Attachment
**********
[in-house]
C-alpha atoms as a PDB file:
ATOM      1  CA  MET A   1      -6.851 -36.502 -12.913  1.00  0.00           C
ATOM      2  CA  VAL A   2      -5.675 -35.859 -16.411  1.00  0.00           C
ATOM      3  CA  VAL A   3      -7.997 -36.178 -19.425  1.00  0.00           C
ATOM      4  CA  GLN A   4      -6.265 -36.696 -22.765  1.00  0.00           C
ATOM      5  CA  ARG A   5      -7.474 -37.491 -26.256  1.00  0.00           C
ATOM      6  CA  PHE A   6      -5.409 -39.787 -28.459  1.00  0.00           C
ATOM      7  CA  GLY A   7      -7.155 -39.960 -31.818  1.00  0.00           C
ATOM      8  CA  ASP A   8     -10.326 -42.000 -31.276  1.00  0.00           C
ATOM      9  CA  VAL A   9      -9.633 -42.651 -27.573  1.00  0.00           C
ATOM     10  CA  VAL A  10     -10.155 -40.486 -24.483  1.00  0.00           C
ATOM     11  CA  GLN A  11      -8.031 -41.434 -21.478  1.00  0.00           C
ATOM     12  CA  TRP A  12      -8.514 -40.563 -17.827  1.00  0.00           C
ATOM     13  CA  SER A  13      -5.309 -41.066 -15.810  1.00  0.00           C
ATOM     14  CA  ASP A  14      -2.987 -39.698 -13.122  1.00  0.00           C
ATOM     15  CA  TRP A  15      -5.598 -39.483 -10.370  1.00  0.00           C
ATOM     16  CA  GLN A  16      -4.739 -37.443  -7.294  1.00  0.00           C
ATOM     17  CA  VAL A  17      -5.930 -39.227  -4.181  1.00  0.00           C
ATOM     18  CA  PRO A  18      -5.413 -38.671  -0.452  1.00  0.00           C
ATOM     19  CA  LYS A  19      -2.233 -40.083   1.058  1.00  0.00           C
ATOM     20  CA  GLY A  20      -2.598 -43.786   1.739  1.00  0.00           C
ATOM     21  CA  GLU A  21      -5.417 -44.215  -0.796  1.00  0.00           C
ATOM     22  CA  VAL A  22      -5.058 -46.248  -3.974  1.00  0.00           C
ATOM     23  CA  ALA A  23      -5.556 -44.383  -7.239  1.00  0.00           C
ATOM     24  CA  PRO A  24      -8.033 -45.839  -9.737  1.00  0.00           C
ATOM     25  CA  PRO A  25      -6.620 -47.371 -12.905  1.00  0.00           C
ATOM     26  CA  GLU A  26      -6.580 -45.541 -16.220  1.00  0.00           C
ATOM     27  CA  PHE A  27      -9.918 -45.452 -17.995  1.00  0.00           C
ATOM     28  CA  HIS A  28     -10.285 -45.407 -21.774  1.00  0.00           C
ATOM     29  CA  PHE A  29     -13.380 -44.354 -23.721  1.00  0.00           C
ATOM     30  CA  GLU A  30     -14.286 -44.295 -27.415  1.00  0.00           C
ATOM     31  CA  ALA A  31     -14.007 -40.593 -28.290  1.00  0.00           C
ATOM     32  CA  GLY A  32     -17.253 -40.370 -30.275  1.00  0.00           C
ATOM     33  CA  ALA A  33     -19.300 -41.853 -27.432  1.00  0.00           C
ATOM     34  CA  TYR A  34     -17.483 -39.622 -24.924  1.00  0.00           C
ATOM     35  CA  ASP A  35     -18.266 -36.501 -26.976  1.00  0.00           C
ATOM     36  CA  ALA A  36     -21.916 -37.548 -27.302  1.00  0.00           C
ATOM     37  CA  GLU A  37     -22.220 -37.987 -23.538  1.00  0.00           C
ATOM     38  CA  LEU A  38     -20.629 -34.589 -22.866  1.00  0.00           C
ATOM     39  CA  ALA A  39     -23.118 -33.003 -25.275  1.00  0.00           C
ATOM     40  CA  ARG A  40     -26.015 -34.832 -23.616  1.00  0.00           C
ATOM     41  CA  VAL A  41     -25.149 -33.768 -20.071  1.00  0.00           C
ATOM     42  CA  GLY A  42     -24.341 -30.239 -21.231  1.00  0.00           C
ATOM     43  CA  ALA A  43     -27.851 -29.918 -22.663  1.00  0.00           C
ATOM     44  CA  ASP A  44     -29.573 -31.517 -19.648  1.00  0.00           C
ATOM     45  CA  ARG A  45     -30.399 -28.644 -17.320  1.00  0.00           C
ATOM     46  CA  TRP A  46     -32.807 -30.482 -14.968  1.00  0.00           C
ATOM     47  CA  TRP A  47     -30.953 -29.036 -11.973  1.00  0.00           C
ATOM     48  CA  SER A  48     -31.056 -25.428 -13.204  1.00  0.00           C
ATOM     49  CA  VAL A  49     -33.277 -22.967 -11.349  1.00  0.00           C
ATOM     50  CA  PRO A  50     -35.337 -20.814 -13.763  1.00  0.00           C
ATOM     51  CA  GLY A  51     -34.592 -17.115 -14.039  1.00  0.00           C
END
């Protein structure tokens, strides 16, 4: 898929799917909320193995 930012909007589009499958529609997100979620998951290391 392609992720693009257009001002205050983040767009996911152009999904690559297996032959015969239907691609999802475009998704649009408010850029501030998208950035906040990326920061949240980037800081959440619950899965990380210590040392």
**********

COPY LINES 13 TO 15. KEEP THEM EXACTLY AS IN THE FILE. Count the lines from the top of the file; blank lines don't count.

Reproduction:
ATOM     11  CA  GLN A  11      -8.031 -41.434 -21.478  1.00  0.00           C
ATOM     12  CA  TRP A  12      -8.514 -40.563 -17.827  1.00  0.00           C
ATOM     13  CA  SER A  13      -5.309 -41.066 -15.810  1.00  0.00           C